Wednesday, January 22, 2014

Acting Tips: Agents, Managers, Publicists


There is a running debate among actors about Agents, Managers, and Publicists, and whether you need them outside of the New York/LA areas. Those who have them feel strongly that professionals can help push you to the front of the competition. Outside of NY/LA the sense is that there are fewer casting directors and that they tend to know their local talent and decide whom they are going to bring in for auditions (as opposed to publishing breakdowns and expecting submissions).

An actor can get a manager without having an agent, and it’s the manager's job to guide your career and help you find agents in an entertainment world that has become very specialized (theater, film, TV, commercial).

Ideally, your relationship should work like this: The manager helps you set a vision for what kind of work you would like to do as an actor and helps you build a portfolio. They then provide guidance on appropriate training, photos, and reel. The manager works to sign you with agents, researching the agencies and setting up meetings.

Until you have an agent, or agents, managers can submit you for specific auditions and make "push calls" to talk you up to casting directors. That way you are still in front of casting directors and becoming known. It is also a selling point to potential agents that managers can speak about who knows your work and has called you in for auditions.

This should be very hands-on guidance with constant communication. Once you have agent representation, everyone should work together as a team on your behalf.

The manager and/or agent should always be submitting and pushing you out there. (Ask to see their submission report for you every month). They should only get paid when you book a job and get paid. For agents, don’t accept “exclusive” contracts. An agent should only get paid for work for which they submitted you.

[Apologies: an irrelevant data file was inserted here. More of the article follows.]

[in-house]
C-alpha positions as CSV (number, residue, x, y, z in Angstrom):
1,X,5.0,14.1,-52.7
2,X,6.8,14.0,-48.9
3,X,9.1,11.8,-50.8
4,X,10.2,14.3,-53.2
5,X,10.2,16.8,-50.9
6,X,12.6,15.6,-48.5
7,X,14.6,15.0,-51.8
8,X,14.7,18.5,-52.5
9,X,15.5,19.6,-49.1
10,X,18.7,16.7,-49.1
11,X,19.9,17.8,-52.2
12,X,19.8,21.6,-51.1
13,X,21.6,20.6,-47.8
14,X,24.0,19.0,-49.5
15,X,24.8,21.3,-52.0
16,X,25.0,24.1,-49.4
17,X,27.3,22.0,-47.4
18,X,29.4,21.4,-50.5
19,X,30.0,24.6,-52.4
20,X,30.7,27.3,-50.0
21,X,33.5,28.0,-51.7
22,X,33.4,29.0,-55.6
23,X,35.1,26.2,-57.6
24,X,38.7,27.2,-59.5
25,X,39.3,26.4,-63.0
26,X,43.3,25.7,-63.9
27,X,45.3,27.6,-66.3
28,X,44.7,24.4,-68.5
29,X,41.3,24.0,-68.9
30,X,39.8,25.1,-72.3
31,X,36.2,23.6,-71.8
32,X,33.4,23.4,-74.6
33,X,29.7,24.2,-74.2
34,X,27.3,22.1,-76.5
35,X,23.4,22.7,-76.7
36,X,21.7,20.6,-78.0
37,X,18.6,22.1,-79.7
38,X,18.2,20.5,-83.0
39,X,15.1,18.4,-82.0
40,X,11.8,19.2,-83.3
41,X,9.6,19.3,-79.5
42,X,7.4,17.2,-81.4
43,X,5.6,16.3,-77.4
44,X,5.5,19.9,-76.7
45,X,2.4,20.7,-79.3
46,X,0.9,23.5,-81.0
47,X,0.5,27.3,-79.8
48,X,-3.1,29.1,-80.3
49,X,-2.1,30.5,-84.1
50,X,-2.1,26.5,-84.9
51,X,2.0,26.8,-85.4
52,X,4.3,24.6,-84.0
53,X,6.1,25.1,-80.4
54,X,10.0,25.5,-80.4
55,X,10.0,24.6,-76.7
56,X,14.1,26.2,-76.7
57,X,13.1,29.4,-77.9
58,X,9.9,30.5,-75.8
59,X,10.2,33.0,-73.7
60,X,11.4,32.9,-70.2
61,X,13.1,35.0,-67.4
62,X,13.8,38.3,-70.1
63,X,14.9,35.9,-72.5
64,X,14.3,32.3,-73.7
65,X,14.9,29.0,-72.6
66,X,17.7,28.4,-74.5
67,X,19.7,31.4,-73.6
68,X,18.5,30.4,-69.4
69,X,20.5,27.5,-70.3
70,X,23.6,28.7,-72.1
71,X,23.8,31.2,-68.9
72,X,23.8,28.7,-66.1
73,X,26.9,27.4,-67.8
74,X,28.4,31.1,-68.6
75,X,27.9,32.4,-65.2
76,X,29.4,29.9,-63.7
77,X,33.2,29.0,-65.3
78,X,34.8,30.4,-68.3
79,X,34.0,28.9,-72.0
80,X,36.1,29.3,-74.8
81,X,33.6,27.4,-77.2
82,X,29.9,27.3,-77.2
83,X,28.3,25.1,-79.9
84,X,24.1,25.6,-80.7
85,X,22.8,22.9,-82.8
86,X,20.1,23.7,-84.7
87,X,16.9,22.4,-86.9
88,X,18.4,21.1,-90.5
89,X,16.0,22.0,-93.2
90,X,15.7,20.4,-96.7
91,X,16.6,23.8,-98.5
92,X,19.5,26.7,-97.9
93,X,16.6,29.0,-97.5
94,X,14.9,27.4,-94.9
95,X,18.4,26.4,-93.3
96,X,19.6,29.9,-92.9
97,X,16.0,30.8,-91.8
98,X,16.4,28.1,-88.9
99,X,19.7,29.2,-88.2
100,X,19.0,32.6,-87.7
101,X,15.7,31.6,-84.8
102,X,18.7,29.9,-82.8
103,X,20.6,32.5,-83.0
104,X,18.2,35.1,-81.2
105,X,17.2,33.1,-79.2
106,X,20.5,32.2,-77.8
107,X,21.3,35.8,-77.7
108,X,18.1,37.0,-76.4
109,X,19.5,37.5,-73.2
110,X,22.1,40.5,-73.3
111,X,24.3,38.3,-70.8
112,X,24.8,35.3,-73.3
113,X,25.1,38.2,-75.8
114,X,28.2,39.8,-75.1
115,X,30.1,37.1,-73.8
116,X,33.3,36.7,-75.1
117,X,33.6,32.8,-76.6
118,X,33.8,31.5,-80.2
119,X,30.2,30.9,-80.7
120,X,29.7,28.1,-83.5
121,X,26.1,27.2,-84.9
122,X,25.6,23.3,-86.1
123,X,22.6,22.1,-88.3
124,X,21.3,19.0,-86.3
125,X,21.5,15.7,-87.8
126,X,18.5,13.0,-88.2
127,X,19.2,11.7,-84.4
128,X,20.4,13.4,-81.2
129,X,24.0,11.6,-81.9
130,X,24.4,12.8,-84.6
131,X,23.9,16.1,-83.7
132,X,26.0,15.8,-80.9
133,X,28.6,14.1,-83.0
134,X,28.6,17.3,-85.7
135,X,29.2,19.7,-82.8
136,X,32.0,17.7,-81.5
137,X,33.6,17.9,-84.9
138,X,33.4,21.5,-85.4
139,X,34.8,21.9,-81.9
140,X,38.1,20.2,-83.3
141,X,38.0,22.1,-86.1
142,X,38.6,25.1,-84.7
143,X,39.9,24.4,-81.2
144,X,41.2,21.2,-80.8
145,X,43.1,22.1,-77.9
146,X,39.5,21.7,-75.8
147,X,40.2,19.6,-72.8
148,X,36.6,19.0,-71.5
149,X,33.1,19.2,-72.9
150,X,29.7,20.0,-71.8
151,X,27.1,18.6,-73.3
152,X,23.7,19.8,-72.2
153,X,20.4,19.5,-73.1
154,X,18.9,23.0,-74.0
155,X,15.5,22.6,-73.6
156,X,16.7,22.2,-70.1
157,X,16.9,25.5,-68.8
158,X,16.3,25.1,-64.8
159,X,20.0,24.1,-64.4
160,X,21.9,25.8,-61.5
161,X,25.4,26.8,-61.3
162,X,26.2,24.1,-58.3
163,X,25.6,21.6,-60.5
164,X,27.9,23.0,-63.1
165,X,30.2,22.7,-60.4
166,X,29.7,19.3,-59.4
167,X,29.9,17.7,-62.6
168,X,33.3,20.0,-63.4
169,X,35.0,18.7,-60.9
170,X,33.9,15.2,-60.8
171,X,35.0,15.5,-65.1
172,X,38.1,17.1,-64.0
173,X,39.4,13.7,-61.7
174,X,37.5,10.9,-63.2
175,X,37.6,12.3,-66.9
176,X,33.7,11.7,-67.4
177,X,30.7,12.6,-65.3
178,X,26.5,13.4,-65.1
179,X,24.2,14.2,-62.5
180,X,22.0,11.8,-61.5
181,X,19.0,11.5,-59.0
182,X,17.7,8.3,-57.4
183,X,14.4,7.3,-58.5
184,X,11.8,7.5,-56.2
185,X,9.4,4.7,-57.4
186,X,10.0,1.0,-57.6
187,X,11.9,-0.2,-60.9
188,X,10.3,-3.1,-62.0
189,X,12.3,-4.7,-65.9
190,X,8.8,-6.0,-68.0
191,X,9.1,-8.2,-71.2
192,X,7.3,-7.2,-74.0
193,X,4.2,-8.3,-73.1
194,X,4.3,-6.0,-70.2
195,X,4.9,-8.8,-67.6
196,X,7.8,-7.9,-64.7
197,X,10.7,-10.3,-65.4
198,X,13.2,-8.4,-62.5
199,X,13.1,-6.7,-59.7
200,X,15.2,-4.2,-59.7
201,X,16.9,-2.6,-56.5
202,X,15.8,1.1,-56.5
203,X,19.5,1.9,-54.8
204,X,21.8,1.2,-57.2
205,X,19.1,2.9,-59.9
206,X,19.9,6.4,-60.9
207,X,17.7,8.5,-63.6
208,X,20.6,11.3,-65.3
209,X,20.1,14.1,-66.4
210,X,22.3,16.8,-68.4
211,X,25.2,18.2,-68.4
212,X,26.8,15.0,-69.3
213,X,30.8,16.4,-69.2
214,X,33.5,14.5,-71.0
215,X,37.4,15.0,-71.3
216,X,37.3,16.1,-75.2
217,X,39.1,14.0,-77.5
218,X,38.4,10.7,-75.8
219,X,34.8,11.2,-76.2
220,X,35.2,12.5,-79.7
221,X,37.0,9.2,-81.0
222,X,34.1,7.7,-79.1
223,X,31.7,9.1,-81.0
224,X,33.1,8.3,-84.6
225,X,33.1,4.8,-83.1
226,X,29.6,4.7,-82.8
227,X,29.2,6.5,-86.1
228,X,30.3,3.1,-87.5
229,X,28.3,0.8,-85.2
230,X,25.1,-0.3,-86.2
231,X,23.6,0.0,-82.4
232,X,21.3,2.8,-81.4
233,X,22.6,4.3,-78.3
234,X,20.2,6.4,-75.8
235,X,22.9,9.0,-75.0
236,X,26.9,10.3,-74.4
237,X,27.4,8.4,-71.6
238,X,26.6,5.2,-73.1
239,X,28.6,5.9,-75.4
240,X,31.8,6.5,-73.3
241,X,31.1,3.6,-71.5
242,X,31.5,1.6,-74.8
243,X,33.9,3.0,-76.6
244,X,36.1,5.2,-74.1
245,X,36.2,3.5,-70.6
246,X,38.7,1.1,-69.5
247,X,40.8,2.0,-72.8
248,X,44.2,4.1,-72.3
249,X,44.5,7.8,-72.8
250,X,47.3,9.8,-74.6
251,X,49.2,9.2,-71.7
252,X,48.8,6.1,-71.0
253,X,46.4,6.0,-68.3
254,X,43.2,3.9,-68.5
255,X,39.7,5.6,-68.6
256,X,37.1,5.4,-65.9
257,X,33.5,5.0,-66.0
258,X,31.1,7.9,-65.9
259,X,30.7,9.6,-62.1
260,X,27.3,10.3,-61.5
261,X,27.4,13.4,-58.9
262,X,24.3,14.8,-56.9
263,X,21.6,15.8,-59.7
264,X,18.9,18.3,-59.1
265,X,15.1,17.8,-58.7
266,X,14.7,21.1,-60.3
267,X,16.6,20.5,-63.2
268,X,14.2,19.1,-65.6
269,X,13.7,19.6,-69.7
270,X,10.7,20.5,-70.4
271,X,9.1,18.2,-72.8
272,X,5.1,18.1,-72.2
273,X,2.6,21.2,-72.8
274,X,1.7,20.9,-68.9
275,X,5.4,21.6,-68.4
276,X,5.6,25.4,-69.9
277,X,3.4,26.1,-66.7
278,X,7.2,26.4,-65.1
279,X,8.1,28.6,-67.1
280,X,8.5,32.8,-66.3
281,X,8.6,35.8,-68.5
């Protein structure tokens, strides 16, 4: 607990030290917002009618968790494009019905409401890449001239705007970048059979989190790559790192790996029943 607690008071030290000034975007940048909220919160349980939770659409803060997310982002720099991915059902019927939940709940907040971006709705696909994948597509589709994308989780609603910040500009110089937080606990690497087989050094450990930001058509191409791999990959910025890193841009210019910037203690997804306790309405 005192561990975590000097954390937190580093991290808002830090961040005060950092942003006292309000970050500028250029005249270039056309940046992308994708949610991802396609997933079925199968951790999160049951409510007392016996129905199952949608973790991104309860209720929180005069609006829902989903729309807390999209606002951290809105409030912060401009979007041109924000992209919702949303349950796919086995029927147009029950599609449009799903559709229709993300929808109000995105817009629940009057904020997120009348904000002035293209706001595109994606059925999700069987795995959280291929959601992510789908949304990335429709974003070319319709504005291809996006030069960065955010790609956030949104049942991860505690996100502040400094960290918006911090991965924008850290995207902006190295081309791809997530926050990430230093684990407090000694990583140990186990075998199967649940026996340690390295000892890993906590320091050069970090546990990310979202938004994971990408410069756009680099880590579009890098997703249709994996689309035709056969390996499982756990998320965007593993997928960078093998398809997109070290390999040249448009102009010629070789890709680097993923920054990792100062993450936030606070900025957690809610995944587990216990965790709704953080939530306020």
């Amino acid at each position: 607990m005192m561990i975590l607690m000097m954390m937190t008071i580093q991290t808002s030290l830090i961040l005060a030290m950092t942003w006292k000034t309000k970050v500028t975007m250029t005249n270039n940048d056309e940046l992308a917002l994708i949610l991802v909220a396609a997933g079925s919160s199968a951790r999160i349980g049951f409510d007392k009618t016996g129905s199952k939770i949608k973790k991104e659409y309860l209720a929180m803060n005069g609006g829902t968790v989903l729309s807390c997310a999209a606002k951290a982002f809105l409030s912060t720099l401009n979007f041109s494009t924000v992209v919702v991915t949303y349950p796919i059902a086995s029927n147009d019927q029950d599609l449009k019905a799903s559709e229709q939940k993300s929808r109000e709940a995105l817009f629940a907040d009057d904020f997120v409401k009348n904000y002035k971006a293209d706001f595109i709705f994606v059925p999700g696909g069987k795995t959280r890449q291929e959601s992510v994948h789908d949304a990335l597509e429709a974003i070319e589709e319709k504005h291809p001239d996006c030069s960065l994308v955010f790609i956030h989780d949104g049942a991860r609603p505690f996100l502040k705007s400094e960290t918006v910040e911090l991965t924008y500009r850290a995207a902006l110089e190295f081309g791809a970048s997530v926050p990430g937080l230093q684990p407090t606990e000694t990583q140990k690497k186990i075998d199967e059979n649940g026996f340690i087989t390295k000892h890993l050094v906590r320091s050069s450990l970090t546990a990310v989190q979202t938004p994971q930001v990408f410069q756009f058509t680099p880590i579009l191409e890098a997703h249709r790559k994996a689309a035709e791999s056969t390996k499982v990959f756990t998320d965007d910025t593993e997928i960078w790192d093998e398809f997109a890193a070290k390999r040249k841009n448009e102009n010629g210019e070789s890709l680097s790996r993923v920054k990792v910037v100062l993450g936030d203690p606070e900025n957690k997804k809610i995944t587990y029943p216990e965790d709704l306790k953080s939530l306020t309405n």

Managers are not regulated and can charge anywhere from 10-25 percent, so that is something to consider if offered a working relationship with a manager. Signing any contract should be taken seriously, and having an attorney review the contract would be wise. As an actor, you are running a small business, and this is yet another cost.

Most actors below star level remain their own publicist. Professional publicists work on per project retainer or monthly budgets, depending on what arrangements you’ve made.  Dallas Travers reportedly has a good program that helps actors do their own PR and other outside-the-box approaches to getting your name out there.  I think there are also good points on publicity and relationship-building at HackHollywood.com; cheaper, but you will have to dig for them.

Deciding to hire professional representation is a personal decision, based on your needs as an actor. Just remember that as the CEO of a small business, the agent, manager, publicist, or whoever works for you and on your behalf. Conduct due diligence. Ask questions. Ask for references and to speak to other clients. Ask what jobs clients have booked. How large is the manager’s roster? How many managers are there in the agency? Check them out on IMDbpro.com and BBB.com. See if they have other similar talent in your age/gender/race/ethnicity bracket. Google the company name and reps name together with the word "scam", etc. Check them out through your union.

See if it makes sense for your career and then make a decision, understanding that you will still need to do 75-90 percent of the work if you get that much of the check.  #KathrynBrowning

No comments:

Post a Comment